My father did his national service in the navy. I remember him telling me why those in the navy saluted with a closed palm and those in the army with an open palm. According to my Dad, those in the army couldn’t be trusted not to have a knife in their hand!
To all my friends in the army, I suspect my Dad was joking, though the fact I remember this from a very early age, means I learned the value of full disclosure as an infant. I have always trusted those who are open over those who demand trust by right.
This story flashed upon my inward eye, as I was reviewing a blog yesterday. I’d had a conversation with an organisation that claimed it did not operate an internet based system of disclosure (though it did run a website promoting itself and had been promoting on our linked in group).
The teaser ad, the ones that intrigue to draw you in, till you are stunned with the “big reveal” are all very well, but when we are talking about life savings, and an industry as complex as financial services, a system of web-transparency is pretty much essential.
The two objections the aggrieved parties had of my writing was that I had not carried out due diligence on them and that I had not written with the barricade of legal caveats that would have protected me (and everybody else) from defamation.
In short, I had spoken my mind and spoken as I found.
In this particular case, I had spent nearly three hours of -an admittedly wet – Saturday morning ,trying to find out about the organisation I was researching. I had found nothing on the web but a complex set of inter connections in a very layered proposition.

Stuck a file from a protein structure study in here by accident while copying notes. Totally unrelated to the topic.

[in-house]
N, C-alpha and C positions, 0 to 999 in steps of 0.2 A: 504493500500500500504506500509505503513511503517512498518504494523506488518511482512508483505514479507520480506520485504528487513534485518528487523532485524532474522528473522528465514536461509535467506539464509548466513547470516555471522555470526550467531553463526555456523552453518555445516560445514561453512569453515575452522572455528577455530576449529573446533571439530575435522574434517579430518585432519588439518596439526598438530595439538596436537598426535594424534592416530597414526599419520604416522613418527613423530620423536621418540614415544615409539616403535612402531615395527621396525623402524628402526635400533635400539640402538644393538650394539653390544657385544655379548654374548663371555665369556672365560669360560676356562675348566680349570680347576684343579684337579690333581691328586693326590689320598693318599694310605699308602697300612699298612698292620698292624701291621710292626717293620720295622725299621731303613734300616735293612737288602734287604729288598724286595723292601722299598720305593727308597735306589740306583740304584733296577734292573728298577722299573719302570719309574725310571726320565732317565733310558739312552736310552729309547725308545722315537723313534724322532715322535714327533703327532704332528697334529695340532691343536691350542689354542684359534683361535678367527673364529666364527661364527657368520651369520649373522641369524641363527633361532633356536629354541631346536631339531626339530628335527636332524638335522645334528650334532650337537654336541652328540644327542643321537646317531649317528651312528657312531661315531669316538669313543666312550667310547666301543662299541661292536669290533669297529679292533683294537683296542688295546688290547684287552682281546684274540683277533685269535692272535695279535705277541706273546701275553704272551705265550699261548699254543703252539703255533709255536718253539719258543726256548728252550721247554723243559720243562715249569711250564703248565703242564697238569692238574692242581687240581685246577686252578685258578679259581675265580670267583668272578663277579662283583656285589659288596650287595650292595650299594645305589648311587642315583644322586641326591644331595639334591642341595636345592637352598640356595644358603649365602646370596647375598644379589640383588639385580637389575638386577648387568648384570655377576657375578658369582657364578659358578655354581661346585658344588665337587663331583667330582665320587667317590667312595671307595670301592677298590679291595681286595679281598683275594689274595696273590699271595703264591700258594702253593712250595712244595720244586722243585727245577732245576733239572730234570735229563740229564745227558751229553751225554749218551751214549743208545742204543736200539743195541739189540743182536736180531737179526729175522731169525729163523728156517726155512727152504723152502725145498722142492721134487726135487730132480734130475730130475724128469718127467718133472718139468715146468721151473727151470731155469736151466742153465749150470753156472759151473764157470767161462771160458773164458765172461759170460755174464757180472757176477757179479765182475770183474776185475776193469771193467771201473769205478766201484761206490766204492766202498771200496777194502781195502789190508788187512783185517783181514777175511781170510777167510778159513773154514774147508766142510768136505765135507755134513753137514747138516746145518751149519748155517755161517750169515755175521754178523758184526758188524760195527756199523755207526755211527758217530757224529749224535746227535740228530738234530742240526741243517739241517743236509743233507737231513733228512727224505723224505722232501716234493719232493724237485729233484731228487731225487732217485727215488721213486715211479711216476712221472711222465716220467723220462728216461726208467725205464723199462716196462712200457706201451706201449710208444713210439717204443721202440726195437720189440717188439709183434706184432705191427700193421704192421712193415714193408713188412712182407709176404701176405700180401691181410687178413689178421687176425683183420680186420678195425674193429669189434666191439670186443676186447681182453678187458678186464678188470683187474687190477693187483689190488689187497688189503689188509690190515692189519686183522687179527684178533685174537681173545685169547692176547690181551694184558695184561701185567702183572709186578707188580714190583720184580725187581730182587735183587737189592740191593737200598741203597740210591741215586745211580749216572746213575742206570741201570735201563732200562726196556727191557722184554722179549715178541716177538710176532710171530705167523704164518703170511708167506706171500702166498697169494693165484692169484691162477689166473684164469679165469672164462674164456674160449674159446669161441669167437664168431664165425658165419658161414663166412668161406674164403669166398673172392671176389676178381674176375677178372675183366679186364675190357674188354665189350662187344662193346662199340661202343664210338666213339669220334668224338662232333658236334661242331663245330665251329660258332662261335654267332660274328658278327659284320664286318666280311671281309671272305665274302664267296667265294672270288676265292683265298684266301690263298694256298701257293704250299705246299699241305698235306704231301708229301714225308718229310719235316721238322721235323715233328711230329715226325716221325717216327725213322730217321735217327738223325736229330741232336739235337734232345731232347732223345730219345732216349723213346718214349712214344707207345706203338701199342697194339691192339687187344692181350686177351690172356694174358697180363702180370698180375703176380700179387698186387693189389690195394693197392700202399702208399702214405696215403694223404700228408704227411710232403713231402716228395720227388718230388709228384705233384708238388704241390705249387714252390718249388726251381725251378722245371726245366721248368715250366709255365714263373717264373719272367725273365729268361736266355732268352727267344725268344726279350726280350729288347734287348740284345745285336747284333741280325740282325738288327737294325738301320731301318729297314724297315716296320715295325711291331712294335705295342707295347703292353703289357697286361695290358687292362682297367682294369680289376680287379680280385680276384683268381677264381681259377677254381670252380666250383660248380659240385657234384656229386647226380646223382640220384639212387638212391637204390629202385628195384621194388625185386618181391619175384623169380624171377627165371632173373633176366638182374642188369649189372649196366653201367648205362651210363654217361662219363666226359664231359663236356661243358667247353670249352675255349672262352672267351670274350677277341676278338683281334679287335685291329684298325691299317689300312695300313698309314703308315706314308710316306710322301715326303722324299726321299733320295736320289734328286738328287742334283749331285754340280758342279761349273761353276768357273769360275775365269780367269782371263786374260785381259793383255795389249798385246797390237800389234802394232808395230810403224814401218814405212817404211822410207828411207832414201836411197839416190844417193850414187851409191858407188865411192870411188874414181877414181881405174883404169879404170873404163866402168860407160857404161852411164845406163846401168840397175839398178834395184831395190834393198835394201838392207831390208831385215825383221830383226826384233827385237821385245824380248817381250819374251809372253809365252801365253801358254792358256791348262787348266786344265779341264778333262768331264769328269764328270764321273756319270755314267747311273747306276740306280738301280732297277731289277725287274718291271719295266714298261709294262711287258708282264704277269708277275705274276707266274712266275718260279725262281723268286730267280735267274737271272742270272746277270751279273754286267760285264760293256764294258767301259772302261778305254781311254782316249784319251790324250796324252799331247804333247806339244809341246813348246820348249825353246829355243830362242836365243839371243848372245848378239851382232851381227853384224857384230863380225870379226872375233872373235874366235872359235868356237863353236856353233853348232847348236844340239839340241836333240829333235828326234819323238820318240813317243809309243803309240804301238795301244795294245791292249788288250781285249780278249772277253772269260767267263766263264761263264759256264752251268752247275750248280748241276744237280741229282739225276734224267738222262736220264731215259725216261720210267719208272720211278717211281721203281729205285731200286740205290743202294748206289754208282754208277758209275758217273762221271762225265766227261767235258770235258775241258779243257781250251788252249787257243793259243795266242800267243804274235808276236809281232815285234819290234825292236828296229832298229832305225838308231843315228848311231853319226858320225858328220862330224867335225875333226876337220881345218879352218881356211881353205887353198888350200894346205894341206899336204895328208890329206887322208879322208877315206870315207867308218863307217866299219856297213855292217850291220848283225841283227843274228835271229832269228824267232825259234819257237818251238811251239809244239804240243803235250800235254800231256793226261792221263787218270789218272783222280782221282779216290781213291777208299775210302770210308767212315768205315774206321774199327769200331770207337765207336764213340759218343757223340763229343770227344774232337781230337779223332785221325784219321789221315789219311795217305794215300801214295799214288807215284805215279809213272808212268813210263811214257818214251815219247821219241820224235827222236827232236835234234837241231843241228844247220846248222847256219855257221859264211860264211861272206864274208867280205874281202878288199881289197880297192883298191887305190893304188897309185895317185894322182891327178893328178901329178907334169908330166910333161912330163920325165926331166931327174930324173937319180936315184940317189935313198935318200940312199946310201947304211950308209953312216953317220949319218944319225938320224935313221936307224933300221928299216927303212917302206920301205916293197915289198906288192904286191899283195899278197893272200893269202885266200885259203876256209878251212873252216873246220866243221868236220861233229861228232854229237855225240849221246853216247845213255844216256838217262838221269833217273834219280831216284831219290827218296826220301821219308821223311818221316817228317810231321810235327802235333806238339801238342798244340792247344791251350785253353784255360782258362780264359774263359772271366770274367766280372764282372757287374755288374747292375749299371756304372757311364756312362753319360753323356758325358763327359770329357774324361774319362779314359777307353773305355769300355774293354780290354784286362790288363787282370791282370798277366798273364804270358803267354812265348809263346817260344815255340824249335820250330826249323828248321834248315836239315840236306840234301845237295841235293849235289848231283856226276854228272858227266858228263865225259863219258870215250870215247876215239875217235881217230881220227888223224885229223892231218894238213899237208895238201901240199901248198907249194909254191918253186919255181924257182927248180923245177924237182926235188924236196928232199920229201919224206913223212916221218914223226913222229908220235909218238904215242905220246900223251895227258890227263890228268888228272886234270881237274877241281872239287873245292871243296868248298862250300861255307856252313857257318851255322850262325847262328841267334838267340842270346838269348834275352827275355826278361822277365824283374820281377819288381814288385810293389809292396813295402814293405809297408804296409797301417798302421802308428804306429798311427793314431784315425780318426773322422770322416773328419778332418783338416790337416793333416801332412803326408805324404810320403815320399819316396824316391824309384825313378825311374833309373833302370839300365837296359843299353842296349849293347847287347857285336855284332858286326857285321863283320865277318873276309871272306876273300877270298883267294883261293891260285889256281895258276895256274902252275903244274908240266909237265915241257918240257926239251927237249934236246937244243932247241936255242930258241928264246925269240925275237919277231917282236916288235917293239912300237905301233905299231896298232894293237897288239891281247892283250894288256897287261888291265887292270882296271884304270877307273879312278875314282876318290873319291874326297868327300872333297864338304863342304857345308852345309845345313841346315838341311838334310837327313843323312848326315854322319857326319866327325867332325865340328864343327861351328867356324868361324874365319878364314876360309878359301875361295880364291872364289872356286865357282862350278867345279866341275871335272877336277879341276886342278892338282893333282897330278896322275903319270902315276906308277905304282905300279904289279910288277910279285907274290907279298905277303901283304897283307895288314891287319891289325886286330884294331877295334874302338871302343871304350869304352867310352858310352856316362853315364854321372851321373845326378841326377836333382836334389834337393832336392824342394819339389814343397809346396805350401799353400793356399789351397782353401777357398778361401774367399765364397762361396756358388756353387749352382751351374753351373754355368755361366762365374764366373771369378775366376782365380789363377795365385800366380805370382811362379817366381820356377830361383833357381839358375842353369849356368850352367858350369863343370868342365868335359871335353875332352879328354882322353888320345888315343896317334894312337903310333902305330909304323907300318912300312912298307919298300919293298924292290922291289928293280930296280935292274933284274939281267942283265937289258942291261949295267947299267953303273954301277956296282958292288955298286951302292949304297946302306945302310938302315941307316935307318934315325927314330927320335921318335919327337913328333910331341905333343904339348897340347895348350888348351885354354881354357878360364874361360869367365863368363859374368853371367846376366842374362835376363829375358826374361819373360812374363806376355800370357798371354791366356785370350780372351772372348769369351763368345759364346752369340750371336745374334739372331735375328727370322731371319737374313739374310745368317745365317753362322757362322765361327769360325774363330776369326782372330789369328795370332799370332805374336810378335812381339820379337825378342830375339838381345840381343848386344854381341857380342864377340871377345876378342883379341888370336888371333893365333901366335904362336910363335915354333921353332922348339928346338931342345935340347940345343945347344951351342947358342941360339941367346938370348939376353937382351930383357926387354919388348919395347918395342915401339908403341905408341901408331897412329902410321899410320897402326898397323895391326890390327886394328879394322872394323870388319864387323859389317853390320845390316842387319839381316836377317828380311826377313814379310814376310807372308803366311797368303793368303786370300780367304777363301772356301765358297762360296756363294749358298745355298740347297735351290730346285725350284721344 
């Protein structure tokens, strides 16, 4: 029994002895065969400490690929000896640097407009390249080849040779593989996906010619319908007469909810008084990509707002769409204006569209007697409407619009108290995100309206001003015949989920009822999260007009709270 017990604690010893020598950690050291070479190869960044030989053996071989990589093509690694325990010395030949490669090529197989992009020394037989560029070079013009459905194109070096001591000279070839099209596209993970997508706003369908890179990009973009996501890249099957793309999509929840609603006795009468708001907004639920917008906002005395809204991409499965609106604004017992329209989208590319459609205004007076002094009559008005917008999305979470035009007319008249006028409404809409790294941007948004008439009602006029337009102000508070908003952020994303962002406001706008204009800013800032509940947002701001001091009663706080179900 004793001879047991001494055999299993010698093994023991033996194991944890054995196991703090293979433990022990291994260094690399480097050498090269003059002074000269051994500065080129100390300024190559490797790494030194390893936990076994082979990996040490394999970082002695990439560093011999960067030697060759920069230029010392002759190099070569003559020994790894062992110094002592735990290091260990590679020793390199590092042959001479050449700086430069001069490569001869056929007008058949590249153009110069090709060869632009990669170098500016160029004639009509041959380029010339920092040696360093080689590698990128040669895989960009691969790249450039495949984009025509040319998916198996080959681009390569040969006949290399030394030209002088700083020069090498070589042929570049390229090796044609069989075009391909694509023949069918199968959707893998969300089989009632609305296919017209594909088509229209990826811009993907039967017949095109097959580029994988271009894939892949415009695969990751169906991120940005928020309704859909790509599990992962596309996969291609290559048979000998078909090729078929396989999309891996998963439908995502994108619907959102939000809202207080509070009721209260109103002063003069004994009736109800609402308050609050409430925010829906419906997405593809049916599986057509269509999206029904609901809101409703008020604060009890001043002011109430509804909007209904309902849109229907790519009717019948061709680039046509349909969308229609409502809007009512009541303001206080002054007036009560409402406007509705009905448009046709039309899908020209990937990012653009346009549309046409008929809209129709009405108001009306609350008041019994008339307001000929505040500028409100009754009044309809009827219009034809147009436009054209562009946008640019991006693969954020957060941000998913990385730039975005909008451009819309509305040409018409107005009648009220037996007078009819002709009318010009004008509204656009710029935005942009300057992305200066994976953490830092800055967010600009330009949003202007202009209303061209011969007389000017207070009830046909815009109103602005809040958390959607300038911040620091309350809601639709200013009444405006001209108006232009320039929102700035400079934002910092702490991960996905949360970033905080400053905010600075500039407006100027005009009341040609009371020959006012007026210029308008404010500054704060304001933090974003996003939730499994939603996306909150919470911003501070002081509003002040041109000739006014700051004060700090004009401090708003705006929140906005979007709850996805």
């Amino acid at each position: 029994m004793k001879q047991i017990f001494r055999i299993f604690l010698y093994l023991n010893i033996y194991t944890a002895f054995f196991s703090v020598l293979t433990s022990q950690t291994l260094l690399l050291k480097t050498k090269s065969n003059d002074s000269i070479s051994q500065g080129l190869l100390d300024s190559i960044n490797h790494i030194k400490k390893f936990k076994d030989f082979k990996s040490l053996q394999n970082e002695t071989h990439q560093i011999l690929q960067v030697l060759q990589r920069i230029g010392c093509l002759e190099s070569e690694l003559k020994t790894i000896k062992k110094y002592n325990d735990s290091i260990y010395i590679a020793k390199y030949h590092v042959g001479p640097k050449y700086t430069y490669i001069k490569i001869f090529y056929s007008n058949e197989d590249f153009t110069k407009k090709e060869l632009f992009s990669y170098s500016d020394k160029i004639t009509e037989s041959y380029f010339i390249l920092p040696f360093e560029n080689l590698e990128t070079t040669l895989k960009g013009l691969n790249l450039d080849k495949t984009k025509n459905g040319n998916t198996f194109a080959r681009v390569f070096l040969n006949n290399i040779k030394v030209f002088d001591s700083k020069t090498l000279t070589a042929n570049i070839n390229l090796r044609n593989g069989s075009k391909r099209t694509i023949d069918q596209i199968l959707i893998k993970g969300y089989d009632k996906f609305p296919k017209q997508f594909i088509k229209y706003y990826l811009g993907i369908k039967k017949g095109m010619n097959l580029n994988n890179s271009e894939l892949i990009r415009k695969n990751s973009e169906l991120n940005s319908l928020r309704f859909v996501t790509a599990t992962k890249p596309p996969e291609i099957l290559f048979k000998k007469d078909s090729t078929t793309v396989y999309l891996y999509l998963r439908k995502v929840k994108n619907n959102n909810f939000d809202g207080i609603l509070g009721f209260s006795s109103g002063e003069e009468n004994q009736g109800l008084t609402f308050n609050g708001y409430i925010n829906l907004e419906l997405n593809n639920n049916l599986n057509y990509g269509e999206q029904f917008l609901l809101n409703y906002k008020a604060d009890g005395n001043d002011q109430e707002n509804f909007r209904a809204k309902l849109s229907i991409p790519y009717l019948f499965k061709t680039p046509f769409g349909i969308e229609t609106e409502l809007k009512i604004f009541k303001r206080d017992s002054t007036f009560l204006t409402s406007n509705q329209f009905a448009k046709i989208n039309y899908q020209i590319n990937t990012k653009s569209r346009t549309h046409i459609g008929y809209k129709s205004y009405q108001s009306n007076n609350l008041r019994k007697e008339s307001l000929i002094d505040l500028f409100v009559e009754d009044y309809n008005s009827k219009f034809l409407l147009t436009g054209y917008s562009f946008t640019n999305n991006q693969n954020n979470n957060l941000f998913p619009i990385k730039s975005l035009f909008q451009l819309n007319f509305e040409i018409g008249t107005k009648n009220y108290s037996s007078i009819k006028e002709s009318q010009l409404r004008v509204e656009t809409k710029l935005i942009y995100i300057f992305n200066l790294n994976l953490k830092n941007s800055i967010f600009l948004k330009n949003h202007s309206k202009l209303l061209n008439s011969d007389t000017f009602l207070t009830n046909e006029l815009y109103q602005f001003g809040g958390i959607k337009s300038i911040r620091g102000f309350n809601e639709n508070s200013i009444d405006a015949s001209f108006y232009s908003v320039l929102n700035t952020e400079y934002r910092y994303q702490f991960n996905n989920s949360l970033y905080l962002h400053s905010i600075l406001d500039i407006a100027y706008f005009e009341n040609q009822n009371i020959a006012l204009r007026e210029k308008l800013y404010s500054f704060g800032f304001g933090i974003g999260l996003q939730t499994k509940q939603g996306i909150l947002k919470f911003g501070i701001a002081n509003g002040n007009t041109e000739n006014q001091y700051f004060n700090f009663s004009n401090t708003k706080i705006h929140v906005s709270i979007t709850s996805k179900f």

The blogs I’d written had been exemplary; examples of how difficult it is for trustees and advisers to do due diligence into organisations that choose to tease but not to reveal what for me are essential details.
- Who is behind an investment scheme?
- Who is managing the assets?
- What is the charging structure?
- How do i find out more?
In a cloak and dagger world, compliance becomes a marketing tool. The very consumer protections that create pages of small print, allow for this information to be skilfully omitted from the public offering.
This approach plays to a very sophisticated audience, typically to other experts in compliance for whom the skill of a marketing proposition is in managing opaqueness without becoming uncompliant.
In this cloak and dagger world, there is no means to talk of these goings on other than in veiled language, for fear t of an injunction and the legal fees that follow.
Is this the bloggers fight to fight?
In cases such as this – probably not. It is perhaps their job to ask questions and bring issues to the attention of readers who may or may not agree.
It is not the bloggers job to act as a surrogate regulator. But I think that those who write and enforce the rules, need the feedback of those who use the web, they are the eyes and ears for those who don’t have time or are constrained from discussing these issues themselves.
Personally, I don’t think that any new venture that involves managing people’s money, can be anything but web-transparent. The web is now such a source of information that we expect it, and information can so easily be posted to the web , that we must ask “why can’t I search it?”.
It is a general axiom of investing, that you should never invest in something that you cannot understand. So if you cannot find out what you need to know on a wet Saturday morning, a man’s entitled to ask “why not?”.
This begs questions which are no doubt being considered in more detail by those who protect consumers for a living. In the meantime, I will continue to do what I can – on the web – to promote good practice and question what I cannot know!
An open palm beats a closed palm.
if it can’t be searched, it can’t be trusted.